The color of their skin or the content of their behavior? Race and perceptions of African American legislators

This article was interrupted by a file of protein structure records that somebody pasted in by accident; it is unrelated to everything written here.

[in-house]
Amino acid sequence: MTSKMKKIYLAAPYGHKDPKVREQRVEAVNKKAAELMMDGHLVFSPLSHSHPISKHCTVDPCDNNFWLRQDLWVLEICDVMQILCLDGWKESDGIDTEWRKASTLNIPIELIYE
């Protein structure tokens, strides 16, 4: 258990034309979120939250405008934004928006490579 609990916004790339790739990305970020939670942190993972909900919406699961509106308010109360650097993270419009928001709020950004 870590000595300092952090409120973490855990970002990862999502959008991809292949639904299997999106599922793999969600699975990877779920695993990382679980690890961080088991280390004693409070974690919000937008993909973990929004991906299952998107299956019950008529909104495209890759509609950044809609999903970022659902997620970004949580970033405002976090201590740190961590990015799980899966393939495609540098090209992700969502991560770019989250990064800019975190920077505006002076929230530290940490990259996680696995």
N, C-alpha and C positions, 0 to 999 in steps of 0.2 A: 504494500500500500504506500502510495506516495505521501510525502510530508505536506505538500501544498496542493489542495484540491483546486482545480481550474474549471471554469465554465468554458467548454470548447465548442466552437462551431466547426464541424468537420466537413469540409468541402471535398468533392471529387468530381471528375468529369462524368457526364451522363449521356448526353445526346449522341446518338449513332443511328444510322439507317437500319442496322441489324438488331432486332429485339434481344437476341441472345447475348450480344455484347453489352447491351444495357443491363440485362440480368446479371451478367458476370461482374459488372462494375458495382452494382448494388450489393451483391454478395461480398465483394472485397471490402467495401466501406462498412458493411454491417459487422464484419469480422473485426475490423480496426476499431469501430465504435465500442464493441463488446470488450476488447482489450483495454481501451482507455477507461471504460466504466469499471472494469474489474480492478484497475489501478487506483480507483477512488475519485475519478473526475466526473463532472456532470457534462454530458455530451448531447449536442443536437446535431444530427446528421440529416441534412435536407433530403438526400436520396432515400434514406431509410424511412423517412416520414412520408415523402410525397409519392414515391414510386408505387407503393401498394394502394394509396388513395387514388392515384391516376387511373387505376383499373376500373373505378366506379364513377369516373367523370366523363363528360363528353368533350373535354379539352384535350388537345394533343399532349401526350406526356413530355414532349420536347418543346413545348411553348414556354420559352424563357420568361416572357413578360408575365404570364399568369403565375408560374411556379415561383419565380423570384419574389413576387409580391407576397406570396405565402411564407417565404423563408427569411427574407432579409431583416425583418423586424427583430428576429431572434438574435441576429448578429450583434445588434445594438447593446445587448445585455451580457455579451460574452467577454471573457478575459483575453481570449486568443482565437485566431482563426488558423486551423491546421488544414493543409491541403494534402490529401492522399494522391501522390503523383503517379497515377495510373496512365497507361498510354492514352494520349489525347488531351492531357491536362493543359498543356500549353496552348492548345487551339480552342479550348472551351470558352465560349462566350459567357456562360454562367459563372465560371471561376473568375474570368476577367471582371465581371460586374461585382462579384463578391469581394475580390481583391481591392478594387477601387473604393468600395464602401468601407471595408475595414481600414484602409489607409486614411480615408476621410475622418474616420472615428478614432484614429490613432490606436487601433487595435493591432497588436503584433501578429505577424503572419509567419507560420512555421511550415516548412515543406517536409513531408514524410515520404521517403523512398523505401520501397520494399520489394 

Previous studies have shown that, because of their race, African American candidates for public office are often evaluated less favorably than their colleagues by voters Does this dynamic continue when black candidates become elected officials? Using data on the North Carolina General Assembly, I address this question by examining the effects of race on perceptions of legislative effectiveness. When the dependent variable is the average effectiveness rating given by three groups -lobbyists, journalists, and other legislators - there is evidence that African American representatives are evaluated negatively because of their race. When the dependent variable is disaggregated into the separate effectiveness ratings given by each of the respondent groups individually, these negative perceptions of blacks on account of race remain on the part of lobbyists and other legislators, but not for journalists. Moreover, the negative perceptions of black representatives are not mitigated by these representatives possessing certain characteristics (e.g., seniority and leadership positions) that previous studies have found to be correlated with positive effectiveness evaluations. The presence of an African American Speaker in one legislative session did, however, seem to attenuate the negative perceptions.
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